The feminist group "We Need Leadership" wants more women to get involved in politics


The feminist group "We Need Leadership" wants more women to get involved in politics

Women need leadership and encouragement, according to the Nala Feminist Collective (NalaFEM), if they are to participate more in politics and government.

The suggestion was made on Friday at the Sheraton in Abuja during the opening summit honouring the organization's first anniversary.

Women and girls from Africa and the diaspora are encouraged, empowered, and mobilised by NalaFEM, a Pan-African front of feminists.

The organization's council is made up of 17 female leaders under 40 who are among the world's youngest ministers, lawmakers, activists, and innovators.

Aya Chebbi, the originator and first African Union (AU) ambassador on youth, noted a lack of political will to connect policy and execution and stated that the summit's purpose is to provide a space of advocacy, mentorship, solidarity, and partnership.

Adding that there are flaws in the system that restrict young activists from realising their full potential, she urged stakeholders to help young ladies who want to get involved in politics.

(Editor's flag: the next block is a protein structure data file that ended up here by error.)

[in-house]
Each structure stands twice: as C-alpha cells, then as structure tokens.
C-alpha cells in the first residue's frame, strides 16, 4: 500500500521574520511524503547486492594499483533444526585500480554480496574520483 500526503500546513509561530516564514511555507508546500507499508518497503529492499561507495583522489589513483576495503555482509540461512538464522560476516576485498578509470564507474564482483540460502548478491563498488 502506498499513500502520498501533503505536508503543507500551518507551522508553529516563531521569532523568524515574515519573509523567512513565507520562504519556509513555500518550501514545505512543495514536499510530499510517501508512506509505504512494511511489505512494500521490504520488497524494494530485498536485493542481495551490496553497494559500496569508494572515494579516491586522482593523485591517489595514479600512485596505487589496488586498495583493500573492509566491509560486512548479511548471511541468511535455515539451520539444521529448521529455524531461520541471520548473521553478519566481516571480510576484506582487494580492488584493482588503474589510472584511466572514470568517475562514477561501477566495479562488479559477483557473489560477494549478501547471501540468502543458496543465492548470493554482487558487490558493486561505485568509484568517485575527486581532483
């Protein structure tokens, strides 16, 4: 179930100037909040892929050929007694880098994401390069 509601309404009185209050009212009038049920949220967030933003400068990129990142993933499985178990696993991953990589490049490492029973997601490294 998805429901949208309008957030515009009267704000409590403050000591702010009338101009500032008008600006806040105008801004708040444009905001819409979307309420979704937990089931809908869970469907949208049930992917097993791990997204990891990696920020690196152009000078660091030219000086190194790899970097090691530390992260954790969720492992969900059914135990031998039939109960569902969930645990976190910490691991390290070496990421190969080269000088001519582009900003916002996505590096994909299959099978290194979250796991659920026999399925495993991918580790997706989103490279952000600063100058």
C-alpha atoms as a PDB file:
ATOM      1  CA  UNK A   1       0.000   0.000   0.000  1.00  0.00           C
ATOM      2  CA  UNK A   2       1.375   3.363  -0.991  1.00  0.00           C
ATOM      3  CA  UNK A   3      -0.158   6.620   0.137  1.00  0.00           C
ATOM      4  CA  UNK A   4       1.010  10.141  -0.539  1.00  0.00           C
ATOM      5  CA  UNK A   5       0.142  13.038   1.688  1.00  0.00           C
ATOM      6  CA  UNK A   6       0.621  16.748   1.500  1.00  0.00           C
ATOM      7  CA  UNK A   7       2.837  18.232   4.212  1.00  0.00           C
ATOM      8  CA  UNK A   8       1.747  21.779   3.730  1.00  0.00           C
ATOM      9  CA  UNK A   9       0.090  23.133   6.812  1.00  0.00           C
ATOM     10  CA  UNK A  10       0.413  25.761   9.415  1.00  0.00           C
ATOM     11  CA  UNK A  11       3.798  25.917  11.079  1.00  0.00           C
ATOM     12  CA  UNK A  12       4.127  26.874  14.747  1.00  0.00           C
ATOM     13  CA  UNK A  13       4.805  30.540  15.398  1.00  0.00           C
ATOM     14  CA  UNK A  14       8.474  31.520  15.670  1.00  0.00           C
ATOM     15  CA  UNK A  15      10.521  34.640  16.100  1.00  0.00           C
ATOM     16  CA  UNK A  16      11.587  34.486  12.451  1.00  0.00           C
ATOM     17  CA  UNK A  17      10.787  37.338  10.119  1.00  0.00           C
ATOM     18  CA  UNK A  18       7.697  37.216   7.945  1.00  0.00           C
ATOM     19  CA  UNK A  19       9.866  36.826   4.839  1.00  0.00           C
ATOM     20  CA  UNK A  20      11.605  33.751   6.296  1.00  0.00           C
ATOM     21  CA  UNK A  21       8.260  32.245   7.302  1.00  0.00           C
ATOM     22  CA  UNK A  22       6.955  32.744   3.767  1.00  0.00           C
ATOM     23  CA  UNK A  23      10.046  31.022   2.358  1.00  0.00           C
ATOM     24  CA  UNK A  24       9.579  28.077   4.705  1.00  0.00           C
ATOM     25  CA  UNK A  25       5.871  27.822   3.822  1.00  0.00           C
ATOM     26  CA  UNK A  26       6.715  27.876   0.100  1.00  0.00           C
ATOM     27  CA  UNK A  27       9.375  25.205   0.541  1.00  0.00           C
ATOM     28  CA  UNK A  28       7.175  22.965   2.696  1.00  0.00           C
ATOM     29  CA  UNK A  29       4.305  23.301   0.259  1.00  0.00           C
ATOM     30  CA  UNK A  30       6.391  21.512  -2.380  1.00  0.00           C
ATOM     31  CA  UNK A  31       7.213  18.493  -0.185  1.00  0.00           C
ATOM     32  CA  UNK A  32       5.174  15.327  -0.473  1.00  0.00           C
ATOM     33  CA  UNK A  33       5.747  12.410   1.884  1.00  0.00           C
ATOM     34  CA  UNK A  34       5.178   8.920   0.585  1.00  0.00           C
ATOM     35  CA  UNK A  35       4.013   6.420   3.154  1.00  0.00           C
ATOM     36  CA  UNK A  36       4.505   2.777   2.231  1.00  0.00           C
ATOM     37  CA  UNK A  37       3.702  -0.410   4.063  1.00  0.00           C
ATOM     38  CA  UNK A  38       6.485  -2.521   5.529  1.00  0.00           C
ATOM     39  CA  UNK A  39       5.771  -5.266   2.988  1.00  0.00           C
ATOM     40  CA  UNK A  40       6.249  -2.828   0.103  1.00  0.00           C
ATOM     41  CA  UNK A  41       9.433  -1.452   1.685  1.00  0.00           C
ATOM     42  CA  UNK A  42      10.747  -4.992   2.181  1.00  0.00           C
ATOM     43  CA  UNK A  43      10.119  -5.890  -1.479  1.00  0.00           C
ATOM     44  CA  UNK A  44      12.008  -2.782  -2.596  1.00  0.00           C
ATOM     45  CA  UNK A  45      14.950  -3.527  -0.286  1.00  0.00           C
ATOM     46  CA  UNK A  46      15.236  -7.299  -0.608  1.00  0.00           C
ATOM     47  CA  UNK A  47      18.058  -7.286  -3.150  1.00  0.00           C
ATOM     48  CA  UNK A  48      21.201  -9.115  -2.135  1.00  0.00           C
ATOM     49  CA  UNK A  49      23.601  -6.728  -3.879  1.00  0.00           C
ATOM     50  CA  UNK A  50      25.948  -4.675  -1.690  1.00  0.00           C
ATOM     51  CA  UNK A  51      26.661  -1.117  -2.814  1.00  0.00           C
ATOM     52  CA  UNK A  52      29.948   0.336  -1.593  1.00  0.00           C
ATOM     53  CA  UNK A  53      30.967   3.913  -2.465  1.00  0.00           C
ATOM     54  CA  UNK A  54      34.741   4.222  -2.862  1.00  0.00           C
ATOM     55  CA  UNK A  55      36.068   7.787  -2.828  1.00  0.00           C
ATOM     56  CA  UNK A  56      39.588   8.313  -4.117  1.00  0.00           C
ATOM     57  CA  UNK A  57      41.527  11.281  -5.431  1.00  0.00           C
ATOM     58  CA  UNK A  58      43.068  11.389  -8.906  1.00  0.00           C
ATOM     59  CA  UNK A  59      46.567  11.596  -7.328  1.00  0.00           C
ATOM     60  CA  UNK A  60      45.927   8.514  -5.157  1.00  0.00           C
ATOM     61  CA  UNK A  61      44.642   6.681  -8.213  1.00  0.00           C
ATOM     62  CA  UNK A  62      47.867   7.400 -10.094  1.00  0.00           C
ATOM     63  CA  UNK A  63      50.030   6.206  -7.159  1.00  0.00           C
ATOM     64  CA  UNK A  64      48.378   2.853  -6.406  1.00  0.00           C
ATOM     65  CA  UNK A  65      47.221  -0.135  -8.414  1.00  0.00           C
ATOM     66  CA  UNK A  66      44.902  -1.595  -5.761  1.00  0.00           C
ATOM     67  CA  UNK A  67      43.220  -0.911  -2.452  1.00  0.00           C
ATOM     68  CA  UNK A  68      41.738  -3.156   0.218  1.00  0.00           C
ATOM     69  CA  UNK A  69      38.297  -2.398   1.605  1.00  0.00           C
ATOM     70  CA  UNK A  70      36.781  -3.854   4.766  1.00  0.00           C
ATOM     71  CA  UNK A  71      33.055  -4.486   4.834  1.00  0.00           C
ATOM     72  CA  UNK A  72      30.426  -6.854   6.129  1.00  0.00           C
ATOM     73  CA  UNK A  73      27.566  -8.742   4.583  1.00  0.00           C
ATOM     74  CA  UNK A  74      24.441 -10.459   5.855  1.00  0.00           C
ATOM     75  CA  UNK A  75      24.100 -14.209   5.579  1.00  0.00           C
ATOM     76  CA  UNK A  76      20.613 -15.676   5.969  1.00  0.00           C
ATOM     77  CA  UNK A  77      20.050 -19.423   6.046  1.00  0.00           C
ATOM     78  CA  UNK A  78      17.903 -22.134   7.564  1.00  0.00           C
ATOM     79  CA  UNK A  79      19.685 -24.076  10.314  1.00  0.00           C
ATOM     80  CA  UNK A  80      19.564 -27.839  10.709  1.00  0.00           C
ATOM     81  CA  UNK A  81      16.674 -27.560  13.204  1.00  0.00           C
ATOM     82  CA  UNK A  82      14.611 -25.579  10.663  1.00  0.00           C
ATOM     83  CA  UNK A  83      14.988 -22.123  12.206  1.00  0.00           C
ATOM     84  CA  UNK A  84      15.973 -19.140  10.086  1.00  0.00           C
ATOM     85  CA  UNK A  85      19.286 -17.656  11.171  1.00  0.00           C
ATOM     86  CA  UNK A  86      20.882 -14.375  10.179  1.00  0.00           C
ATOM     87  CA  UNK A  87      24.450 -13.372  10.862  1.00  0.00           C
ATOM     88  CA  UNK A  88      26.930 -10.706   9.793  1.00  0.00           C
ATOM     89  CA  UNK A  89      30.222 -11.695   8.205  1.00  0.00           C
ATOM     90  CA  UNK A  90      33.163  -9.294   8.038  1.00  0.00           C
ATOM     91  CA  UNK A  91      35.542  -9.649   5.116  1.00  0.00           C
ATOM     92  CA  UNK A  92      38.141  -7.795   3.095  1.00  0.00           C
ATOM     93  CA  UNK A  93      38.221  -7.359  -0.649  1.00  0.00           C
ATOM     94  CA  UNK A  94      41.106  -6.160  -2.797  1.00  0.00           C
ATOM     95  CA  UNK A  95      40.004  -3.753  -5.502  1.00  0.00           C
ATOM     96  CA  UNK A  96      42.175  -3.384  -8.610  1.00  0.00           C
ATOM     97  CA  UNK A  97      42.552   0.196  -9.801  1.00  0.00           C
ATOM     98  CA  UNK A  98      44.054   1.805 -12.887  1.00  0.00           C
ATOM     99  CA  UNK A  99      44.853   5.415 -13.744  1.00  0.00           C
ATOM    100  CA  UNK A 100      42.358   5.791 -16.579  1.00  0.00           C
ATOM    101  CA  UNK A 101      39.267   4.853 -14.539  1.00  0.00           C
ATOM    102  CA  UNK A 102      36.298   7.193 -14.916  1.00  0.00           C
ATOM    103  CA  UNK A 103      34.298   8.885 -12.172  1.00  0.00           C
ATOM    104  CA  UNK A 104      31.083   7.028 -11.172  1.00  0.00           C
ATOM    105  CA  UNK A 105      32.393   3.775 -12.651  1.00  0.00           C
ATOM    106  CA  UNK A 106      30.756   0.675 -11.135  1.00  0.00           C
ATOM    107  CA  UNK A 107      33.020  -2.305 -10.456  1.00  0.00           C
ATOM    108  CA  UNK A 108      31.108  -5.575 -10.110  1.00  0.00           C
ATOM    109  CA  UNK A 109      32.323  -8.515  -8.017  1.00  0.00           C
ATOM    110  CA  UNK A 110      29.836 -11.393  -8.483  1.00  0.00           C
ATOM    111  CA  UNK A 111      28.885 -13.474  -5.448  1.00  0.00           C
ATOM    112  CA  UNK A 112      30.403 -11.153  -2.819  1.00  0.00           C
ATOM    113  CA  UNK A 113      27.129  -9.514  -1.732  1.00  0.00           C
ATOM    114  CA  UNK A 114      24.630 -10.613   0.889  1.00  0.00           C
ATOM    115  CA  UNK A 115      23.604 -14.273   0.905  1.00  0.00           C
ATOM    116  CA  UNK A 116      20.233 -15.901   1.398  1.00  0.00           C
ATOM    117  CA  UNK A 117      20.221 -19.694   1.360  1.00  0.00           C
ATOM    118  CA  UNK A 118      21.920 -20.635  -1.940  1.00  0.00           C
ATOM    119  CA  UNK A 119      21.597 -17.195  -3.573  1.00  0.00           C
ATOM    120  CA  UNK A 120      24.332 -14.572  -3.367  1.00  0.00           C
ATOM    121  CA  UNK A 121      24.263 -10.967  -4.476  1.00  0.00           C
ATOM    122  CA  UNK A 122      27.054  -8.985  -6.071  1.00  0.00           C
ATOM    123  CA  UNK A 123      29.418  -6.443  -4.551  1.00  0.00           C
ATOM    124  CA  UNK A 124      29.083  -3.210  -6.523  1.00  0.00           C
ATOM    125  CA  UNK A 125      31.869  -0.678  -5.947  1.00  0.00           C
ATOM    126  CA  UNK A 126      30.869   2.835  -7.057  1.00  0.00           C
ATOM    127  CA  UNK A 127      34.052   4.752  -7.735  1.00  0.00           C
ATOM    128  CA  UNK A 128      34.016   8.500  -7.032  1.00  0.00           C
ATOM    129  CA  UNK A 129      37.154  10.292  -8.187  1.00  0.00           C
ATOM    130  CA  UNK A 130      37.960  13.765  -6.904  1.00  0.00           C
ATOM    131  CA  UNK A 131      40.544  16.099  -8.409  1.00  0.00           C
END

The African Union (AU) is aware of these gaps, according to Fatima Kyari Mohammed, a permanent observer of the AU at the UN, but the only way to close them is via persistent campaigning on the part of young activists.

"Everything you do should be supported by current policies. Now that the chance has presented itself, civil societies, in particular, must seize it to adopt such policies, ensure their implementation, and, to the extent possible, hold them accountable. The only option, he declared, is this.

To avoid a "waste of energy," she warned against protests without a backup plan.

Pauline Tallen, minister of women's affairs and social development, said the ministry is working to secure social justice for victims of abuse by filling policy gaps, enhancing institutional capacity, fostering gender-equitable attitudes, and delivering high-quality services.

She praised NalaFEM's initiatives to involve women in nation-building and gave the group the ministry's support.

Young girls are underrepresented in political leadership, according to Jaha Dukureh, a council member and the founder of safe hands for girls, in part because of a lack of mentorship.

She urged seasoned female politicians to pave the way for younger women to enter the profession, stating that there can be no female succession without engaged females.

Beatrice Eyong, the UN women's representative to Nigeria, praised the group's work and stated that the UN-supported the intergenerational debate.

"It pleases me to see young ladies challenging the established quo. It demonstrates that Africa has hope. We are confident that you will succeed where we were unable to, and you can be sure of the UN women's unwavering support, she added.

The collective also released a book with the same name as the topic, "I Am Nala," which is a collection of seven stories by its council members, each chapter of which promotes one of the sustainable development goals. The event was held under the theme "I Am Nala" (SDGs).

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